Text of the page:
- Writers Retreat
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- OUR SUPPORTERS
I wrote this essay six months ago, to be posted online in conjunction with the June 2014 reissue of Bi Any Other Name, the landmark anthology of writings by bisexuals that Loraine Hutchins and Lani Ka’ahumanu co-edited almost twenty-five years ago. I had originally intended the piece to serve as a personal statement about my relationships to the books I publish. However, the New York Times Magazine recently ran a cover story titled “Bisexuality Comes Out of the Closet,” an article that opens with “The scientific quest to prove—once and for all—that someone (even a man) can truly be attracted to both a man…and a woman.” With that kind of prelude, I knew the article would be hard going, and it was. There’s a lot of science and data discussed, much talk of “sexual arousal patterns” “genital monitoring,” and “evidence from prior studies.” On the whole the article is balanced and sometimes insightful, owing in no small part to the fact that bisexuals themselves are quoted throughout and important points are raised from their perspectives. I don’t take issue with how the subject matter is presented necessarily but that the Times felt they had to run the article in the first place: As if the jury was still out on whether bisexuals exist, and the Times would step in and hand down the verdict “once and for all.”
At one point in the piece the author writes, “[I]n the eyes of many Americans bisexuality…remains a bewildering and potentially invented sexual orientation favored by men in denial about their homosexuality and by women who will eventually settle down with men.” For many Americans I’m sure it is, just as for many Americans black people are responsible for crime and gay men are to blame for HIV/AIDS, but do we have to keep acknowledging these frankly idiotic ways of thinking as if they’re legitimate arguments in need of consideration? Or as one woman in the article says: “Do we really have to keep debating whether bisexuality exists?”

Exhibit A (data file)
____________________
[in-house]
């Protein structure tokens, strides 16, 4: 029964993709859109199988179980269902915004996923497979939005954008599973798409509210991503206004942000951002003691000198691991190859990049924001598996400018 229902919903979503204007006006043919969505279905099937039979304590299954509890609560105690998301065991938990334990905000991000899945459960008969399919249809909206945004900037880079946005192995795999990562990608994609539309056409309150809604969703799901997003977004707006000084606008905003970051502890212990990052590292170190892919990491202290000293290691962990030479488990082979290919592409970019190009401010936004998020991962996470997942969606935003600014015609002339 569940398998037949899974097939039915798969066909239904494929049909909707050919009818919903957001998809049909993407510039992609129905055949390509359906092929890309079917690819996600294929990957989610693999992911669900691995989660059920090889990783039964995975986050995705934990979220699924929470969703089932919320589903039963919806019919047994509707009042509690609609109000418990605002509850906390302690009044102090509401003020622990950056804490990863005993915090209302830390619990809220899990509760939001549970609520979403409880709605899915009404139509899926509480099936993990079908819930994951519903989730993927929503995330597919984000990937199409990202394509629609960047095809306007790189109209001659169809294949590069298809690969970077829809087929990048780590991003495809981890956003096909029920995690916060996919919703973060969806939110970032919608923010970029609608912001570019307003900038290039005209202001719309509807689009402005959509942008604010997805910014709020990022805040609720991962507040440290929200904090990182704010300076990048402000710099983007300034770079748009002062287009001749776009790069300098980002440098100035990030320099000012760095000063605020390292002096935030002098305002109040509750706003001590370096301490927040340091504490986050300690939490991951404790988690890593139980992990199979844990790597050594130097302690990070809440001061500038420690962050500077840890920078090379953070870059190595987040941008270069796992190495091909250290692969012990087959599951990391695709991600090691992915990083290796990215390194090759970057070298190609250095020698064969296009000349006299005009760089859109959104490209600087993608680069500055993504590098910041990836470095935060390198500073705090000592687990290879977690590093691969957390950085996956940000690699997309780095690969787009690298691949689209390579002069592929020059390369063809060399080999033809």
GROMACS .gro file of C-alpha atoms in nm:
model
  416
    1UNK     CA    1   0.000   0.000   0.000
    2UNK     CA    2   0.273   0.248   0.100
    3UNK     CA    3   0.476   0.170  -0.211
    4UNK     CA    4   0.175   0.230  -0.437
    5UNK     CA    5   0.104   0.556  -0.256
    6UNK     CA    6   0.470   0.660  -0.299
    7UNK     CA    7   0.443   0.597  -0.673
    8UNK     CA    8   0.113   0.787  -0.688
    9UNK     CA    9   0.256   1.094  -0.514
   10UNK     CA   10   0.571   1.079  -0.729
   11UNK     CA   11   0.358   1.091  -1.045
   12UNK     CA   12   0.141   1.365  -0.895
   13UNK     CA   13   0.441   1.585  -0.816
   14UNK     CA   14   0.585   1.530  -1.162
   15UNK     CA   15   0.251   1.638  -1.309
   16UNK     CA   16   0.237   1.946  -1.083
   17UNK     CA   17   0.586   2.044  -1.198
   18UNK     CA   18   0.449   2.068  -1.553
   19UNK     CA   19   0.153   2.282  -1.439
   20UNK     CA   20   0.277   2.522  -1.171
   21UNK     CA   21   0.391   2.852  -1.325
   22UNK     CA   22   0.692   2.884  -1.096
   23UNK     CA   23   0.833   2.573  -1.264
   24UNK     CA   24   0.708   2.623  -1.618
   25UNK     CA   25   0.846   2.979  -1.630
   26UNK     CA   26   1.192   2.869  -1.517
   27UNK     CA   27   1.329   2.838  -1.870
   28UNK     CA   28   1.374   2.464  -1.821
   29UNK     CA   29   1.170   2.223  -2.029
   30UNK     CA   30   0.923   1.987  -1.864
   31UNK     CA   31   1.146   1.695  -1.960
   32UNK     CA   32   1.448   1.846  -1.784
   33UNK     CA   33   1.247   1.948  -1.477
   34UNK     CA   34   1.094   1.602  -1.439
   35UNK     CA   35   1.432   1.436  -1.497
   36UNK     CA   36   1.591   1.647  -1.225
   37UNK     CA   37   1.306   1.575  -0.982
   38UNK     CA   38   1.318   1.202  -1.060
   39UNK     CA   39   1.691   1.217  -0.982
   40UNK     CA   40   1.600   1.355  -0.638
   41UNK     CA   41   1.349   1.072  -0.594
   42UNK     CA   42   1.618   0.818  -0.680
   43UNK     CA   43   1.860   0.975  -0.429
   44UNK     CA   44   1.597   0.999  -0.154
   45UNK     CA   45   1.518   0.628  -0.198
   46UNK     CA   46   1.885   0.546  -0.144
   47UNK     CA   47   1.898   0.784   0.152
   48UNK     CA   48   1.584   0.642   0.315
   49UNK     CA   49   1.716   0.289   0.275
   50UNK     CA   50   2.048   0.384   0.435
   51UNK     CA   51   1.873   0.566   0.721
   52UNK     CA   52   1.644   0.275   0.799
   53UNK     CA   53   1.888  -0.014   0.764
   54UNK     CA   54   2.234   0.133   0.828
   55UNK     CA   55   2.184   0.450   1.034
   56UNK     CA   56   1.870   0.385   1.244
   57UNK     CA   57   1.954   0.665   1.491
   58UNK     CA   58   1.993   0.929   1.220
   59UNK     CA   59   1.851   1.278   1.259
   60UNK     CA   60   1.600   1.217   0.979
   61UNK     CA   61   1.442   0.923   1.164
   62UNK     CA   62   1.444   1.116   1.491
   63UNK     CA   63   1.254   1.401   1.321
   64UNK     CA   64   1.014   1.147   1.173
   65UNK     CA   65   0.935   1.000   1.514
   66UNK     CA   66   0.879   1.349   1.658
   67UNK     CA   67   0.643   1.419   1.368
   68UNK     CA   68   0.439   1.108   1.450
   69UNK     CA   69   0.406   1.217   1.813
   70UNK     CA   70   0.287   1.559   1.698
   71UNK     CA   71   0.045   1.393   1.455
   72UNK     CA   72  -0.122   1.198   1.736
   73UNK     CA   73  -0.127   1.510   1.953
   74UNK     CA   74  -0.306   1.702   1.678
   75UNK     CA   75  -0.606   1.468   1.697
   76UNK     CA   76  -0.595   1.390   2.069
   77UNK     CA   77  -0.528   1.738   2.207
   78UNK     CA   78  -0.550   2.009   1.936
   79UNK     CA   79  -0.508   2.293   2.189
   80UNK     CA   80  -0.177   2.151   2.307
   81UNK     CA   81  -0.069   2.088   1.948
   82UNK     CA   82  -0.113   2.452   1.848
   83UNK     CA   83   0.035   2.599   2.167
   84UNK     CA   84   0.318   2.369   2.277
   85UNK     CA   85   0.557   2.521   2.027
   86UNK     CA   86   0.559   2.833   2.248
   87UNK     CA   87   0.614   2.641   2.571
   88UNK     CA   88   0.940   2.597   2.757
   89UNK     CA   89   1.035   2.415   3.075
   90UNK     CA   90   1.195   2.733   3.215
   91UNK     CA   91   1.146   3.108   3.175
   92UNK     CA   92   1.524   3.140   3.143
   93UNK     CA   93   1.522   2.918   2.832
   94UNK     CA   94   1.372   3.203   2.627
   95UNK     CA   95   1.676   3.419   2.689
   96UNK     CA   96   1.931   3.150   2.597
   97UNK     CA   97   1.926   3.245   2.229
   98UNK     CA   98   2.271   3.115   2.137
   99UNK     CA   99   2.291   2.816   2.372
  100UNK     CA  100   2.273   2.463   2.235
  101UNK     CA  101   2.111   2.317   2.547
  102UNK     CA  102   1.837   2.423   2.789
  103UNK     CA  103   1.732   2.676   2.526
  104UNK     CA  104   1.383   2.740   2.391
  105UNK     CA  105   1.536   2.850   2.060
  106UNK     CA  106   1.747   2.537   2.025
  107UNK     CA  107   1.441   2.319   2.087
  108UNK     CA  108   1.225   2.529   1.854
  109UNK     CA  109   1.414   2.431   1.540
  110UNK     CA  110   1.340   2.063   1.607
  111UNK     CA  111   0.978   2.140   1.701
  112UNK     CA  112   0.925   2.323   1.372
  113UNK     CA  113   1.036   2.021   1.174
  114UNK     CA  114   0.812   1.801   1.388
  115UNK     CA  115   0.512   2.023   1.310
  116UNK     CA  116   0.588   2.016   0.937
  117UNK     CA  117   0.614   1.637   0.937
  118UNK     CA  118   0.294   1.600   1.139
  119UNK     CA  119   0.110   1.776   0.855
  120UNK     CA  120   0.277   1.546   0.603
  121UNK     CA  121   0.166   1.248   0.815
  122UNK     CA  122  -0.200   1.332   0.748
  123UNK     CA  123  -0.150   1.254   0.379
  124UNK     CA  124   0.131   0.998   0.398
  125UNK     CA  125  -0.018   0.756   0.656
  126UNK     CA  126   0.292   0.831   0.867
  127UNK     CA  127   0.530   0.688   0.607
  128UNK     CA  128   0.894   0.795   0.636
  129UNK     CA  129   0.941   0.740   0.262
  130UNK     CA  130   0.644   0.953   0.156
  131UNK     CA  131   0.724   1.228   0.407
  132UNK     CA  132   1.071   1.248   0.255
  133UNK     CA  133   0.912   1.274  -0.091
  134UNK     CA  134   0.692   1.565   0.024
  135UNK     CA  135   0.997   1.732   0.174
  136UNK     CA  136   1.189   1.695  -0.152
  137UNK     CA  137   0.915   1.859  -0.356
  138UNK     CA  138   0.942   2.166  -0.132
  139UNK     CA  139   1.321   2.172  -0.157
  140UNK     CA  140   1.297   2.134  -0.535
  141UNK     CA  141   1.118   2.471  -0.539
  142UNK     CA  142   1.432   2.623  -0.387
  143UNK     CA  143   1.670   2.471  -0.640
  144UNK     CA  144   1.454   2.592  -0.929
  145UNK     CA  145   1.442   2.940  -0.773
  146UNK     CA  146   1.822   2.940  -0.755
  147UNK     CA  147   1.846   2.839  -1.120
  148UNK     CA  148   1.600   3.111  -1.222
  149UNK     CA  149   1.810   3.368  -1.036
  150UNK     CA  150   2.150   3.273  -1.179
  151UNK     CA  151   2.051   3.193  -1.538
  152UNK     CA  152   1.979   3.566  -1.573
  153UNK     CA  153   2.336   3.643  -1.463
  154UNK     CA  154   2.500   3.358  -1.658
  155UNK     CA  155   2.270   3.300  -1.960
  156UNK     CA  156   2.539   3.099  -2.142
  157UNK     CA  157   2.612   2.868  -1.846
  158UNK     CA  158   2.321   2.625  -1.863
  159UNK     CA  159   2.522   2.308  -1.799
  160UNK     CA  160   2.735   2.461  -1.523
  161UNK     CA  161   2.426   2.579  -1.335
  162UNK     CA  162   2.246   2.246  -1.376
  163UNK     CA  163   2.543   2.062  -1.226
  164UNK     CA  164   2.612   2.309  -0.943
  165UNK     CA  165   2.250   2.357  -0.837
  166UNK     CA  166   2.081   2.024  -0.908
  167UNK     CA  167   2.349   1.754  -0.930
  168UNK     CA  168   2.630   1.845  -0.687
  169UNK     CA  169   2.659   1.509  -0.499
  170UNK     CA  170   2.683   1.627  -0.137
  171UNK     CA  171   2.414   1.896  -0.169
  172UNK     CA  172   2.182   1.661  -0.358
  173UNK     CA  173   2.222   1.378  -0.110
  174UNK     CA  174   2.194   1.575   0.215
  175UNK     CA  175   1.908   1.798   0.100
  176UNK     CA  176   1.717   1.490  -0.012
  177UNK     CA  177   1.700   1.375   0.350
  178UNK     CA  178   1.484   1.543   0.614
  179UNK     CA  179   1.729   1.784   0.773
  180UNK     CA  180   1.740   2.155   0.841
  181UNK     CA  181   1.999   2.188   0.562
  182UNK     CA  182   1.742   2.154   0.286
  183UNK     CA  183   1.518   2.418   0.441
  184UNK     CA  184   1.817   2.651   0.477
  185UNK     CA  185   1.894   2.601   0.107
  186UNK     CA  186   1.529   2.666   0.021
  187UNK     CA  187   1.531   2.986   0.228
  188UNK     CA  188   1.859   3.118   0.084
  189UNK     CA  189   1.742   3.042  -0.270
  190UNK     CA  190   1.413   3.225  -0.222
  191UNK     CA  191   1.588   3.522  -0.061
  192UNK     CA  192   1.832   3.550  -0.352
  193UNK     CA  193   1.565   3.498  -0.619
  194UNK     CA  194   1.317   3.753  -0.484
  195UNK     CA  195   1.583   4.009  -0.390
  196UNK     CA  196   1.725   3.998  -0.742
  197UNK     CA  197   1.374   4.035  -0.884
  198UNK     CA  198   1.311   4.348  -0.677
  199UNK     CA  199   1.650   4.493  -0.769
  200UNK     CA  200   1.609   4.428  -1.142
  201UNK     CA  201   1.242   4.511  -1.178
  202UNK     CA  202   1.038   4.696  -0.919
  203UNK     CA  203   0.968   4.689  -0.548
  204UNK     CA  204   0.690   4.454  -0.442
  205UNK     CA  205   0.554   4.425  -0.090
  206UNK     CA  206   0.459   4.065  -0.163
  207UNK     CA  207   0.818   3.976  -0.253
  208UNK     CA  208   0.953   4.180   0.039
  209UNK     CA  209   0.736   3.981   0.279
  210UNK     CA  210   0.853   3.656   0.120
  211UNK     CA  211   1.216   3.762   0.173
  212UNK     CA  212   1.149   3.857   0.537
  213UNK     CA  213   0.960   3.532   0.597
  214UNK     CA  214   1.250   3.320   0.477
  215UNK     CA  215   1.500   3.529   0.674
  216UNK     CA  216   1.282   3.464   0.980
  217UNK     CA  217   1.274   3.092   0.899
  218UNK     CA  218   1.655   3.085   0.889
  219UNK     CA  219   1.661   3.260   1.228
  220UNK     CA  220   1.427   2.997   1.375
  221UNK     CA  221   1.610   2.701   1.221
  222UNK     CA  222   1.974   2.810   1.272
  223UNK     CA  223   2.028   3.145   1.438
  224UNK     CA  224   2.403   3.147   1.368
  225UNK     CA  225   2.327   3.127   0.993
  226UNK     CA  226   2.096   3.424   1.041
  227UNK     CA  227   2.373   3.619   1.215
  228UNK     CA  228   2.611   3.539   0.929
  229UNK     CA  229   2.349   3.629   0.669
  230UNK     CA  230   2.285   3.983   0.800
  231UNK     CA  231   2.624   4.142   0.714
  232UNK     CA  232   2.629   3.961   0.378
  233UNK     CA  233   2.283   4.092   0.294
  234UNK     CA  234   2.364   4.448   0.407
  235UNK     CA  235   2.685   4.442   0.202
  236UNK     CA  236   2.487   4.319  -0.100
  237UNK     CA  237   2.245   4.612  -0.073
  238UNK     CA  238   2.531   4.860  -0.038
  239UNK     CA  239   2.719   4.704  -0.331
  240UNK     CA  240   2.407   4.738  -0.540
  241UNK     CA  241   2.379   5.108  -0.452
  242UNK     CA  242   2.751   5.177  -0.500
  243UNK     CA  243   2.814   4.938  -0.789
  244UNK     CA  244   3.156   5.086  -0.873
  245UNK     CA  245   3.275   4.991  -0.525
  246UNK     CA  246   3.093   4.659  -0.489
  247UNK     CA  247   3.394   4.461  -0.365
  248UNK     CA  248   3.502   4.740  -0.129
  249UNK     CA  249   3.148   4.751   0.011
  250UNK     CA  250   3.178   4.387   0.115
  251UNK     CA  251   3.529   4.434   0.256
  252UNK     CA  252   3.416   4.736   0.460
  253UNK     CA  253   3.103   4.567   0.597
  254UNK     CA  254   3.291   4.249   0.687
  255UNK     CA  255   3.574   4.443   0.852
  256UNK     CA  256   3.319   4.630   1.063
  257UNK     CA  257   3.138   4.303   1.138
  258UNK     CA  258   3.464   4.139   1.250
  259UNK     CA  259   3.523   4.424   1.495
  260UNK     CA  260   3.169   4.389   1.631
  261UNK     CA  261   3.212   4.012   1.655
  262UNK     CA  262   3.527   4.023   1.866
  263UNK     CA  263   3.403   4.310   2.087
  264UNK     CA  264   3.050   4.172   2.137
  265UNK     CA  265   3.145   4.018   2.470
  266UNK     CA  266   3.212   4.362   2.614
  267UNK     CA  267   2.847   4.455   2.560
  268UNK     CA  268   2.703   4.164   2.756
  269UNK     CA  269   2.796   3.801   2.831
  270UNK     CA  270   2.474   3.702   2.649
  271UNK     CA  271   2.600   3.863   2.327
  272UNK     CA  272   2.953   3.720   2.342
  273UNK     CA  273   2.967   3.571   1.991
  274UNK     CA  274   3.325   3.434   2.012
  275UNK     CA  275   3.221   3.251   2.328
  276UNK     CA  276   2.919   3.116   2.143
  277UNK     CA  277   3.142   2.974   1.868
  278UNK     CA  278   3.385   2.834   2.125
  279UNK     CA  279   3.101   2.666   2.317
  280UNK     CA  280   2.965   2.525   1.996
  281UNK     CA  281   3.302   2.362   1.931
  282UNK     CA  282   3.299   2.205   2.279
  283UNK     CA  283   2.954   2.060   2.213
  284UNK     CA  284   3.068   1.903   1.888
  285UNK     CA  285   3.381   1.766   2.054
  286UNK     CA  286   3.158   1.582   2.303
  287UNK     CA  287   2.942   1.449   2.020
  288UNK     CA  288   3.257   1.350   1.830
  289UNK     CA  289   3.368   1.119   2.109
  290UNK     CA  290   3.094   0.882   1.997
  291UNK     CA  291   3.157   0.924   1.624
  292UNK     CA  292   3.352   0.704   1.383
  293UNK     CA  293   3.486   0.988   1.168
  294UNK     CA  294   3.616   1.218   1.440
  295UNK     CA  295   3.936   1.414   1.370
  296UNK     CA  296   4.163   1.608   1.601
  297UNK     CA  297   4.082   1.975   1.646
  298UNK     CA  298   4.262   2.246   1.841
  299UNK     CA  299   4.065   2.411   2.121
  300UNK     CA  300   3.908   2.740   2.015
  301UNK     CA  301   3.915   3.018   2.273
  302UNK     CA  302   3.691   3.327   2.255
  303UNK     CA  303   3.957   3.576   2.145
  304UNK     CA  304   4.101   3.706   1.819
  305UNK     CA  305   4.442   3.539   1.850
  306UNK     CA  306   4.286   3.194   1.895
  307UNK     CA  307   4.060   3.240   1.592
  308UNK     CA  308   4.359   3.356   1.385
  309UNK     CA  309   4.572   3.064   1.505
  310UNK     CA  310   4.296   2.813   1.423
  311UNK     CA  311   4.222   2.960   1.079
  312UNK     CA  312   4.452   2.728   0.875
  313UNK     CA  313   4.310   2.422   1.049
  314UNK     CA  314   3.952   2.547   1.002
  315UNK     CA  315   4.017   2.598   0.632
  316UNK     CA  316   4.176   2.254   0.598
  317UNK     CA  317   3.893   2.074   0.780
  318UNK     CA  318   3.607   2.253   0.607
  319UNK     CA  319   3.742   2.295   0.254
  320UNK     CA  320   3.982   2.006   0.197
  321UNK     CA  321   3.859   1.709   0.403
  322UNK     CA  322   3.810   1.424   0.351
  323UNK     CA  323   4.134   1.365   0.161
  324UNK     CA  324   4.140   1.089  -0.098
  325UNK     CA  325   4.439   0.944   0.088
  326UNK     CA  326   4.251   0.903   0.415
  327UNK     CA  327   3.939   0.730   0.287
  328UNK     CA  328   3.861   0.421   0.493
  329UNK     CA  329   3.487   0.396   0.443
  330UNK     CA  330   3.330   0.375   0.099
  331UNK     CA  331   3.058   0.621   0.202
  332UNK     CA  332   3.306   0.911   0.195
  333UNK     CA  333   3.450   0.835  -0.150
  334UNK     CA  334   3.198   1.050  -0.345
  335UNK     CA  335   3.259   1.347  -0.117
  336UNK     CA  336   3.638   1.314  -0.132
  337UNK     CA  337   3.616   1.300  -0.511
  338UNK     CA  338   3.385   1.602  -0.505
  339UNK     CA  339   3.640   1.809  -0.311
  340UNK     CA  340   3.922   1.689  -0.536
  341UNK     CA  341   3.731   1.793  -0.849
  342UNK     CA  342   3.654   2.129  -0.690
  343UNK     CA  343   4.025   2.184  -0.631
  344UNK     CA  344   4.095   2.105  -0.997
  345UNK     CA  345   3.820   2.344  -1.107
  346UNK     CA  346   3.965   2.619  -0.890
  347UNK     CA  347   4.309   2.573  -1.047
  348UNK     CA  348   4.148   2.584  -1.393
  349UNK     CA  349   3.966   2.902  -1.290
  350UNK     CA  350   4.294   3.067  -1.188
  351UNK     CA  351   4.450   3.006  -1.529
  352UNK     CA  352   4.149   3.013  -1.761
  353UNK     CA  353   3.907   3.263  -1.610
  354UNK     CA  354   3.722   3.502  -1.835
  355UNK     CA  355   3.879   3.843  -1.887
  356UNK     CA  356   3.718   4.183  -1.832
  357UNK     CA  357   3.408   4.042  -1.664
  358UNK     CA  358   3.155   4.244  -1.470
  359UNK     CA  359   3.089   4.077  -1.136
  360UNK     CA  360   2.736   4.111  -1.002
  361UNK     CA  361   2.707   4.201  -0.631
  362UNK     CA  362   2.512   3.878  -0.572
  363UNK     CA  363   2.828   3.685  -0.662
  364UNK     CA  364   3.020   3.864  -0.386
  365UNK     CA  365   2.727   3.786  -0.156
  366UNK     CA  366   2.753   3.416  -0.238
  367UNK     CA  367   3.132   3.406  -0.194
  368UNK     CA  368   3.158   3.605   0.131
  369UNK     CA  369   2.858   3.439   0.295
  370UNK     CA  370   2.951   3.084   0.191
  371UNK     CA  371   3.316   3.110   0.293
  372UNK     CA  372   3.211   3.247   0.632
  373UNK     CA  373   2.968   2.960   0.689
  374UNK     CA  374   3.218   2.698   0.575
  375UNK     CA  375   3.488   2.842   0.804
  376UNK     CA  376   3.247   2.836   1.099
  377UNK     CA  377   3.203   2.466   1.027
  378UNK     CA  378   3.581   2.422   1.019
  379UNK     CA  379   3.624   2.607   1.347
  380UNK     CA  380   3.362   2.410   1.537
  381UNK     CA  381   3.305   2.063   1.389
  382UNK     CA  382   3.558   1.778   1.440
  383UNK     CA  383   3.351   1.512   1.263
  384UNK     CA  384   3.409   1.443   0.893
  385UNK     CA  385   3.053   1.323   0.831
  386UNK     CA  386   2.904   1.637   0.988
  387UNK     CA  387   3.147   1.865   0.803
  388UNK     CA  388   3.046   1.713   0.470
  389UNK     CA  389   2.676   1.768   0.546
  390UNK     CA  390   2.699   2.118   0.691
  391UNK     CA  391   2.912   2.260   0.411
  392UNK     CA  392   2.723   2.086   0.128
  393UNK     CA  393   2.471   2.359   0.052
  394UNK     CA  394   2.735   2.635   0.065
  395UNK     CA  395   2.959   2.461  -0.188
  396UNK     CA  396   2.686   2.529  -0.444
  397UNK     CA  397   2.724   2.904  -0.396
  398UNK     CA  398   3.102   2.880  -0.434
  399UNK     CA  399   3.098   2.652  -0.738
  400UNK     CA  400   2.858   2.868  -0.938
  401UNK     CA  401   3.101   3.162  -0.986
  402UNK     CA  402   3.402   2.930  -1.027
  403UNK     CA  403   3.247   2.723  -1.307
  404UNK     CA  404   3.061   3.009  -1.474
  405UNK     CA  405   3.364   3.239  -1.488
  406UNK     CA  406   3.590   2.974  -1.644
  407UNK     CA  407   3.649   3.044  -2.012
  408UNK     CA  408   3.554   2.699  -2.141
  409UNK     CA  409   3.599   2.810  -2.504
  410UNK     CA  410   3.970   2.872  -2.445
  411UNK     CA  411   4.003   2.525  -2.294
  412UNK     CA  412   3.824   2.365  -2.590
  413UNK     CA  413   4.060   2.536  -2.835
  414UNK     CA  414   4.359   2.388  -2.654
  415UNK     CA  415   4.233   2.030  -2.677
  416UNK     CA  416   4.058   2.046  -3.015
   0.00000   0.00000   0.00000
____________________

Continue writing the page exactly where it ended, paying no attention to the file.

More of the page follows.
The version of this essay I wrote originally, with no advance knowledge of the Times article, much less what was included in it, was my attempt to join the “debate” by submitting my own evidence, free of genital monitoring and based not on clinical research but on firsthand experience. Once that essay was completed, however, I sat on it, uncertain about whether I wanted to share it. Portions of what’s said can be read as controversial and might alienate some gay people. So when the Times piece came along and bisexuality, as a colleague put it, became “the new hot cheese” (don’t look at me), I decided I’d go ahead and submit the essay for publication anyway. I felt something beyond “a scientific quest” around bisexuality was called for, even at the risk of upsetting readers.